–It is being implemented in C++11
–It is expected to take several years

kidpixo
@kidpixo

uhm I'm using joblib.
As stated here https://joblib.readthedocs.io/en/latest/parallel.html#thread-based-parallelism-vs-process-based-parallelism

By default joblib.Parallel uses the 'loky' backend module to start separate Python worker processes to execute tasks concurrently on separate CPUs.
[...]
When you know that the function you are calling is based on a compiled extension that releases the Python Global Interpreter Lock (GIL) during most of its computation then it is more efficient to use threads instead of Python processes as concurrent workers.
[...]
To hint that your code can efficiently use threads, just pass prefer="threads" as parameter of the joblib.Parallel constructor

I guess the loky backend would be ok, but this import a fresh spiceypy for each process, not furnished.

kidpixo
@kidpixo

@drbitboy ok, not it works, ugly and inefficient as it is . Essentially I furnish the kernel at each loop in the wrapper function and kclean afterward. I have no idea how this interact with furnshd spiceypy in the main code ....

the for k,v in centers.items(): a second loop on all the directions i need to calculate at each time.

def spice4mertis_geometry_wrapper(utc,k,et,v,target,frame,sensor, sensor_id,sensor_frame,observer):
    metakernel = 'PATH_TO_KERNEL
    spice.furnsh(str(metakernel))
    out = [utc, k,et]+spice4mertis.core.geometry.geometry(et,v, target, frame, sensor, observer=observer)
    spice.kclear()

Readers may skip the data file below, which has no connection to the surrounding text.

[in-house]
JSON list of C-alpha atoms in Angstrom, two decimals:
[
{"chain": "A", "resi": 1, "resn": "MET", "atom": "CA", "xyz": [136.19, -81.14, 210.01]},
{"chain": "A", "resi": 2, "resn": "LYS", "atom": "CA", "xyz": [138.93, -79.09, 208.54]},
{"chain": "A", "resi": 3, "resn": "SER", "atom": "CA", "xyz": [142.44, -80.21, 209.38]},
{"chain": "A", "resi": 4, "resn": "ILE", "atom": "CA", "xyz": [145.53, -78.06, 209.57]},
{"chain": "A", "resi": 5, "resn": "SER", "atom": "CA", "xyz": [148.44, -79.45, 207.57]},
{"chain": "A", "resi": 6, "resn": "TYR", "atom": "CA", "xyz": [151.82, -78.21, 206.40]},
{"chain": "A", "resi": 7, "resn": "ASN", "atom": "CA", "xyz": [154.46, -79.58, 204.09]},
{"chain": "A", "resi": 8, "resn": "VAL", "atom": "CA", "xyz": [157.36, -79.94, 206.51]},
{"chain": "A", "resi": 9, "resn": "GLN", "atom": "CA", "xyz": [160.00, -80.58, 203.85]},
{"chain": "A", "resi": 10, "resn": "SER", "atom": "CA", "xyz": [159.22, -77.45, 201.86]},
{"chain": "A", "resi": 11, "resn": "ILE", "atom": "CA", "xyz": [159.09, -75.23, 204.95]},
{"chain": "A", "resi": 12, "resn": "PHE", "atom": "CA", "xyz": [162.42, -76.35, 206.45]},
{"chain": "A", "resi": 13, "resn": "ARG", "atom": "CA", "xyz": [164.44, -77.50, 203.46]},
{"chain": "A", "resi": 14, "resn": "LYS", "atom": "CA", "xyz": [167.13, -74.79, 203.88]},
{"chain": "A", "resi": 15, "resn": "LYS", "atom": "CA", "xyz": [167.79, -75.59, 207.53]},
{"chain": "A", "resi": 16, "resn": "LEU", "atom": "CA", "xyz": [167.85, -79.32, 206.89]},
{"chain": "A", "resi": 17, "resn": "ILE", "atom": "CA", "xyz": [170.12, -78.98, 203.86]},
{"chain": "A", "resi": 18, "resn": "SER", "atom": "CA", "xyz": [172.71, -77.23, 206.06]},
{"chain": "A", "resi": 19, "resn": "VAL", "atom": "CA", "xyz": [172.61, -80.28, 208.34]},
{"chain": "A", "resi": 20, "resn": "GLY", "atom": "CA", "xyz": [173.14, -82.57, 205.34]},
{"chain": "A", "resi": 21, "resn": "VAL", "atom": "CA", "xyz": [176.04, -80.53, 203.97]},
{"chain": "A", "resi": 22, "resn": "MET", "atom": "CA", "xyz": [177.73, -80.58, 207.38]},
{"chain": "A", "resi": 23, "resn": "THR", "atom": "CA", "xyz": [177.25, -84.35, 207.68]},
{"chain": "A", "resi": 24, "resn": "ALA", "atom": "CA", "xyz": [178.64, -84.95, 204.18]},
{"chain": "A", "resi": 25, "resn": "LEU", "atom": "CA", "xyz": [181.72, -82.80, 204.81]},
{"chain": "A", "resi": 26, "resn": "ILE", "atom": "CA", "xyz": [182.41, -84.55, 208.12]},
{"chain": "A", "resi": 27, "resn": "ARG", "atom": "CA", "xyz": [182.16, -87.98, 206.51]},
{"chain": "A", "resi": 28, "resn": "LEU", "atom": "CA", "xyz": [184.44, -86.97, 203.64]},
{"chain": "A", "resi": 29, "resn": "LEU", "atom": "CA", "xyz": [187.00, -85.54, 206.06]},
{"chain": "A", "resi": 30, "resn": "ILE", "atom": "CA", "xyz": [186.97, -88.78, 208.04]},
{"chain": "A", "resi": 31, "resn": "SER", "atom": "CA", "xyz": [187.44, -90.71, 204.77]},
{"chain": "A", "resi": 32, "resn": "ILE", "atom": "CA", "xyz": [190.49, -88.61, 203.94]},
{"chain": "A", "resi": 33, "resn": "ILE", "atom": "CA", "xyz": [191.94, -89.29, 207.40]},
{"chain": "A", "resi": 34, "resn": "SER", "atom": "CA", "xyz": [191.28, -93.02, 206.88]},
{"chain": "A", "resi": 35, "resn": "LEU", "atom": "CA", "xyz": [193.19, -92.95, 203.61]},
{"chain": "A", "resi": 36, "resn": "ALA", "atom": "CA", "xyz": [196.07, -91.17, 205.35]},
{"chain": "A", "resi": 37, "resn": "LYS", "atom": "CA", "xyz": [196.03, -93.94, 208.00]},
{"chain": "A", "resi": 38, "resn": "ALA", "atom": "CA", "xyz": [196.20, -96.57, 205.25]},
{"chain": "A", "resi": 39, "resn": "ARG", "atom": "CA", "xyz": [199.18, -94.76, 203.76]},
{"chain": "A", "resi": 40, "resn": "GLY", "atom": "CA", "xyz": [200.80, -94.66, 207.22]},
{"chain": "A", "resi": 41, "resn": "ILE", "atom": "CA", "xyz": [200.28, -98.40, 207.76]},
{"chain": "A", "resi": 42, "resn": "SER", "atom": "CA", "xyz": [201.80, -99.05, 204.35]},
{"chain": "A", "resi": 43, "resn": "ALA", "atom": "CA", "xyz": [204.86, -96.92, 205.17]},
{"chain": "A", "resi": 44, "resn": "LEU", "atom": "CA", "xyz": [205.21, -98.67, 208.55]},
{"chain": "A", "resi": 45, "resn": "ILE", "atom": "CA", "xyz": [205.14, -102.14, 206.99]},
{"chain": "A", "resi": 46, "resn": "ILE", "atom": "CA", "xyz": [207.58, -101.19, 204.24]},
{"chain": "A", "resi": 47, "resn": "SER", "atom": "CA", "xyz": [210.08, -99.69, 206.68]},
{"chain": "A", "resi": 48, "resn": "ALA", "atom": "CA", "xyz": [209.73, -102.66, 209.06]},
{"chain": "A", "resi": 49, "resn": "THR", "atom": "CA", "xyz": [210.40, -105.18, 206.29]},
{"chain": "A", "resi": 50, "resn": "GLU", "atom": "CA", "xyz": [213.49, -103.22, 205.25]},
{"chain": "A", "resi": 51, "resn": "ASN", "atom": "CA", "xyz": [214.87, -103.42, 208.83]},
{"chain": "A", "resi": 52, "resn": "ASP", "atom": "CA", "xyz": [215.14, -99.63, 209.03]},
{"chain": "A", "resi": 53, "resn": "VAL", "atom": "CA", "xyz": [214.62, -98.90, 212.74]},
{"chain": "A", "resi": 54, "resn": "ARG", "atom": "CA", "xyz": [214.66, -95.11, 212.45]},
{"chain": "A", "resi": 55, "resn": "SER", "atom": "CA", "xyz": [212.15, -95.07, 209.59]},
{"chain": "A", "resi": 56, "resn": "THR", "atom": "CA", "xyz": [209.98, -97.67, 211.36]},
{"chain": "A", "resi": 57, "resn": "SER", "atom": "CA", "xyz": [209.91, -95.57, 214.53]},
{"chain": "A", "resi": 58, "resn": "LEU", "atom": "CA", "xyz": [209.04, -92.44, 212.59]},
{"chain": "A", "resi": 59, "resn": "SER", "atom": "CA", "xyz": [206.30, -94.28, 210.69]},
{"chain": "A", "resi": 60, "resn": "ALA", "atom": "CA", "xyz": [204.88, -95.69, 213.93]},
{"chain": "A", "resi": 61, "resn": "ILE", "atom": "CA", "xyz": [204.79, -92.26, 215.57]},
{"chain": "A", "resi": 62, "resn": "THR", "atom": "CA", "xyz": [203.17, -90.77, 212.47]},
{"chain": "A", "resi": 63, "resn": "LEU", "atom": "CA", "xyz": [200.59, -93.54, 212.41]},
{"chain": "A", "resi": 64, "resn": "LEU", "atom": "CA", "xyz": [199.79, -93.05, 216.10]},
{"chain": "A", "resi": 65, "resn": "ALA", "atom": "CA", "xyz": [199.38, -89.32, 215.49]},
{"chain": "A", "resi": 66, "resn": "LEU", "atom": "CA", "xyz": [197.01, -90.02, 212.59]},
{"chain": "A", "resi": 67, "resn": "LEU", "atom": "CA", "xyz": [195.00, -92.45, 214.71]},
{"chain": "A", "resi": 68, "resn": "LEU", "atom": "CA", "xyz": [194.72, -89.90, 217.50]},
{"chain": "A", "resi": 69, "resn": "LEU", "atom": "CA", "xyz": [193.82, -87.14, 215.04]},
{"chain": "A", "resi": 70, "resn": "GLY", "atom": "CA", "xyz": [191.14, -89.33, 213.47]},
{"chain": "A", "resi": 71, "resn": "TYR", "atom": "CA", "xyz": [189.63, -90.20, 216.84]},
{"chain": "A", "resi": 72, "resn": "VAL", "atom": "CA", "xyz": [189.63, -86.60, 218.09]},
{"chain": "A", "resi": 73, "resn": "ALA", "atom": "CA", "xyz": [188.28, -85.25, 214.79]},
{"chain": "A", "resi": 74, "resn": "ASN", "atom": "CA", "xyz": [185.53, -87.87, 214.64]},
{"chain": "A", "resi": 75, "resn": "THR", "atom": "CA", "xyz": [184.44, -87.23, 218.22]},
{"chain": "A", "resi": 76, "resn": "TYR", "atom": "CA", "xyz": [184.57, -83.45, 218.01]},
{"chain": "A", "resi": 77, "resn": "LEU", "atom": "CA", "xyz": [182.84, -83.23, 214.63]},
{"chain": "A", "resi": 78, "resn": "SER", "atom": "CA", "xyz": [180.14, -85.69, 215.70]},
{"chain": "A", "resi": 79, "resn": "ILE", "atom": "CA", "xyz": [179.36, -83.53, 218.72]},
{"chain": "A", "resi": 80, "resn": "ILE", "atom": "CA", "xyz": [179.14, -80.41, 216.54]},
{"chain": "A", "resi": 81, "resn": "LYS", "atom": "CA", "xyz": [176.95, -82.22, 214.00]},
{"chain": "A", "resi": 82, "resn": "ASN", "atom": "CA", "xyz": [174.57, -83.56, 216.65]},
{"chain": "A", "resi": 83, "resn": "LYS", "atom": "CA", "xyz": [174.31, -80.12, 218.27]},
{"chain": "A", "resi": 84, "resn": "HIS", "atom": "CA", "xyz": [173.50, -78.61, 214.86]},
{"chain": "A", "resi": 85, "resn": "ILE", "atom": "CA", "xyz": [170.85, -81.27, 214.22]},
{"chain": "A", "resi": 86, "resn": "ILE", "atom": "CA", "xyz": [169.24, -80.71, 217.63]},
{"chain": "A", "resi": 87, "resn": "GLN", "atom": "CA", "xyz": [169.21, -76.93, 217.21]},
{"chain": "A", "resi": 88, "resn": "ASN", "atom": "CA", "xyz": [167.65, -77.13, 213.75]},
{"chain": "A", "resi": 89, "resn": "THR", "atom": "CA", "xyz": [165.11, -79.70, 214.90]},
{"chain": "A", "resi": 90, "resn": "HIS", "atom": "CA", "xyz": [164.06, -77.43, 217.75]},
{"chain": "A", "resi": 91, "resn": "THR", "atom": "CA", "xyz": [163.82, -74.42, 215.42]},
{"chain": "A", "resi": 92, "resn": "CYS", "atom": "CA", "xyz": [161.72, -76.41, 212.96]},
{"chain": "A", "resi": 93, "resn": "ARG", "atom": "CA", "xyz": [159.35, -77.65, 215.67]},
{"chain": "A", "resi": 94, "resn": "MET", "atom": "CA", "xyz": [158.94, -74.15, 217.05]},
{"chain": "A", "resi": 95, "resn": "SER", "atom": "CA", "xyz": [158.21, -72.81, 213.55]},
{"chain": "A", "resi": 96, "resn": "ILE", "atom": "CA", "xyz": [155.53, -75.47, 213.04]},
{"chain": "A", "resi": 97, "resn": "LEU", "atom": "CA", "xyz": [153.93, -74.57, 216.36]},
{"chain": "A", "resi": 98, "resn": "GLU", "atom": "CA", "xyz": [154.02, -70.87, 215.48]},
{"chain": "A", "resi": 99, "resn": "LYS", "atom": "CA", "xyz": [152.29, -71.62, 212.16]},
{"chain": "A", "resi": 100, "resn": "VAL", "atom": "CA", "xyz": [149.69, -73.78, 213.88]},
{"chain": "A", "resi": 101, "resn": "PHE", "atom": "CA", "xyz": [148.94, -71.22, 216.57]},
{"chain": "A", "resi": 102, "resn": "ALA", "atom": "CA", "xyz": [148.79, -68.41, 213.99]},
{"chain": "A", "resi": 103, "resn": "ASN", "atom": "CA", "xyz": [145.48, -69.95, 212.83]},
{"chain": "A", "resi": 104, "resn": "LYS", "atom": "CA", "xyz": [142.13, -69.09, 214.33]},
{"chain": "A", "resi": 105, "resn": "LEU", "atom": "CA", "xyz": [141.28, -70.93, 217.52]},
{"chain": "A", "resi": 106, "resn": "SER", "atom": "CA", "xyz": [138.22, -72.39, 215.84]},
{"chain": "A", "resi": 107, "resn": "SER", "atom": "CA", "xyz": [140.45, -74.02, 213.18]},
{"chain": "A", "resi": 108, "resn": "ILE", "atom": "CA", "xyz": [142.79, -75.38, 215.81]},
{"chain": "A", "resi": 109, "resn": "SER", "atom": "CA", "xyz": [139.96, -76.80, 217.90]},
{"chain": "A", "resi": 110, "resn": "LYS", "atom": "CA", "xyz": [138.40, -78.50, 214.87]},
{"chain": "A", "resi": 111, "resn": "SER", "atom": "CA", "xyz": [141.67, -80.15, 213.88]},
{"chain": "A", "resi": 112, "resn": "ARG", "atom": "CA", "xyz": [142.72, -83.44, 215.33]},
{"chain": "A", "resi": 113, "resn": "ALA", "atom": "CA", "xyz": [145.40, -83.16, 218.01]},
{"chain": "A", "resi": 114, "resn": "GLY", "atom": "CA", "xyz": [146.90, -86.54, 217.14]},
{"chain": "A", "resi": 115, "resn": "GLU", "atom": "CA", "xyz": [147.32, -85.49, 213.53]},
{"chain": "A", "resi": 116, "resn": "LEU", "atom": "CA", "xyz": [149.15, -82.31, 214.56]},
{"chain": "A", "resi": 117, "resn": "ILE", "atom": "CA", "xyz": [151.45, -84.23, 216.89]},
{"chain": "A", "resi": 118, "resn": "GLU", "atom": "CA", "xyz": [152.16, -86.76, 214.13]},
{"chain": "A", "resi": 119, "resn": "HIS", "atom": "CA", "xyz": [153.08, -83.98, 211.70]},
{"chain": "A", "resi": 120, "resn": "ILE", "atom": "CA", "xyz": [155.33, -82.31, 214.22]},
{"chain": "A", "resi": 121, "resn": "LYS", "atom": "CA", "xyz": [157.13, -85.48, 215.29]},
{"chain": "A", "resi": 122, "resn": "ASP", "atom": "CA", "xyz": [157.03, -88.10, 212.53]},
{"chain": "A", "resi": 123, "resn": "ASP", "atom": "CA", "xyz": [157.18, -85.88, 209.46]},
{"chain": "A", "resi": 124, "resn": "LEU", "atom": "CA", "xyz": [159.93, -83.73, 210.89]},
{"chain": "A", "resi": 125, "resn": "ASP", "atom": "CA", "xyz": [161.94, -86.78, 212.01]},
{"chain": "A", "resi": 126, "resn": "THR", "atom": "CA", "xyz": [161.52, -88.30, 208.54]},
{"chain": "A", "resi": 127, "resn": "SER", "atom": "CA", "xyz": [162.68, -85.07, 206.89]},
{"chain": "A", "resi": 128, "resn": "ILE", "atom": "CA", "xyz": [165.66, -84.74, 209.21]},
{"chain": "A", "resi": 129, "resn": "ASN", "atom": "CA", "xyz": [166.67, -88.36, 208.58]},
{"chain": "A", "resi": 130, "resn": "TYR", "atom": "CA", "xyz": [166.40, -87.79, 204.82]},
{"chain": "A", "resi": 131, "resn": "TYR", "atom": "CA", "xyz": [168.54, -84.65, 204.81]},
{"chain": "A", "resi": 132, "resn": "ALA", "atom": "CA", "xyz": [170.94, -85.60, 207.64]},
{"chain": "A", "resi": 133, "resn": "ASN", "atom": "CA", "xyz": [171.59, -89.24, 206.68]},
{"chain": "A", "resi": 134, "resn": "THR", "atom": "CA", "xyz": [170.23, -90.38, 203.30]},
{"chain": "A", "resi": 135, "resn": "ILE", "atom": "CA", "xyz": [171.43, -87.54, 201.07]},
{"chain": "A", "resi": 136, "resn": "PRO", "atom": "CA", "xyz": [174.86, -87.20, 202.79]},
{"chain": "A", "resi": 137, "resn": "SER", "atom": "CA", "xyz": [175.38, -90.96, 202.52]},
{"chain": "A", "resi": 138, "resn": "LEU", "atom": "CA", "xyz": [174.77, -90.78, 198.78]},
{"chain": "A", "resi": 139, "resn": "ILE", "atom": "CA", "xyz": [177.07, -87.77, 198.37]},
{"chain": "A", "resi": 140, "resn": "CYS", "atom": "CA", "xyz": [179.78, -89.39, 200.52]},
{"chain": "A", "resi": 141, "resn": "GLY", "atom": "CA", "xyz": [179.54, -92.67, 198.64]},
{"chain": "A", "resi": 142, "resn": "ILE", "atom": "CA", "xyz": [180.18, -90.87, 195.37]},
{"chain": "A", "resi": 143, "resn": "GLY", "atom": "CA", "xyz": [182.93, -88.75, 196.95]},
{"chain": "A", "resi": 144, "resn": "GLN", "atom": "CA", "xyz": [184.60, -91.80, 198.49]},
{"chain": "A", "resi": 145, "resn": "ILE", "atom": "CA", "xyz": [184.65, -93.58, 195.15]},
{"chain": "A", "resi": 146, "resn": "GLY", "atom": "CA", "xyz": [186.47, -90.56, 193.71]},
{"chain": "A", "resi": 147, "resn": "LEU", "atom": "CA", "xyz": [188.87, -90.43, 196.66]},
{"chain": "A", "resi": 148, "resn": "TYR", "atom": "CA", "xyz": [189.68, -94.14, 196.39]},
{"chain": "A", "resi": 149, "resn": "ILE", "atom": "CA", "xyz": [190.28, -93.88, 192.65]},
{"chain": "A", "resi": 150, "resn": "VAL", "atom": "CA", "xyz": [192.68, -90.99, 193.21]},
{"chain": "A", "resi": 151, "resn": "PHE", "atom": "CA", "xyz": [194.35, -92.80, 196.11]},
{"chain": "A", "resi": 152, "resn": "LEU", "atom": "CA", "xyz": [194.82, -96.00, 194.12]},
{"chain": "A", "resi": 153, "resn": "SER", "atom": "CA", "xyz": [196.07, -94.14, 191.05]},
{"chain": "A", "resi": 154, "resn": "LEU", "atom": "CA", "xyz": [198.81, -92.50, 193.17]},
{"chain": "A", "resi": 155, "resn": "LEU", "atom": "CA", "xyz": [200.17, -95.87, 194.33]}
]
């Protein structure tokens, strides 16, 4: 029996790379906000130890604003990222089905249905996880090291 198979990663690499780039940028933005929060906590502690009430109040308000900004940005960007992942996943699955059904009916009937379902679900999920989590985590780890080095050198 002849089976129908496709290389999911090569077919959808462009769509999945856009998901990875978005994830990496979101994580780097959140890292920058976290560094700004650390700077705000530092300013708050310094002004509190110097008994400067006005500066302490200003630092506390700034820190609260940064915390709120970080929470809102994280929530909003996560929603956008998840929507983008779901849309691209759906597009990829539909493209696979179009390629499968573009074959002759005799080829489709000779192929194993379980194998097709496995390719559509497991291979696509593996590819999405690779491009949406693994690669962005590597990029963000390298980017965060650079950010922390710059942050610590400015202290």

return out

from joblib import Parallel, delayed
import multiprocessing
num_cores = multiprocessing.cpu_count()
# for k,v in centers.items():
output  = Parallel(n_jobs=num_cores, backend='loky')(delayed(spice4mertis_geometry_wrapper)(utc,k,et,v,target,frame,sensor, sensor_id,sensor_frame,observer) for utc,et in zip(utc_time.values,et_time))
Brian Carcich
@drbitboy
does the delayed wrapper routine have access to its thread-instance (or process-instance) information? we could run tests e.g. spice.ktotal() to see if one thread or process affects another. Also, if the [import spiceypy] was inside the scope of the delayed wrapper routine, would that affect how the module was operated?
kidpixo
@kidpixo

@drbitboy so:

does the delayed wrapper routine have access to its thread-instance (or process-instance) information?

I guess not, because it was not working. Passing the metakernel path and furnishing in the delayed wrapper works.

we could run tests e.g. spice.ktotal() to see if one thread or process affects another.

I writing this down for my test, good idea, thanks.

Also, if the [import spiceypy] was inside the scope of the delayed wrapper routine, would that affect how the module was operated?

sorry, I don't understand the question, which kind of operation do you mean?

Brian Carcich
@drbitboy
def spice4mertis_...(...)
   import spiceypy as spice
   sp.ktotal()
   ...
kidpixo
@kidpixo
ok, I'll try , thanks
me and @AndrewAnnex are part os openplanetary.slack.com | maybe would useful to move this discussion there or to https://forum.openplanetary.org/ for future reference ?
Andrew Annex
@AndrewAnnex
oh yeah I don't really check this gitter frequently, yeah I have never attempted to parallelize spice calls because of all the issues mentioned above, and spicecalls have never been the bottleneck for me, but multiprocessing would presumably have the best chance of working if each process has a separate kernel pool, doing the test @drbitboy suggest for modifying the kernel pool(s) would also be a very good idea to make sure nothing nasty is happening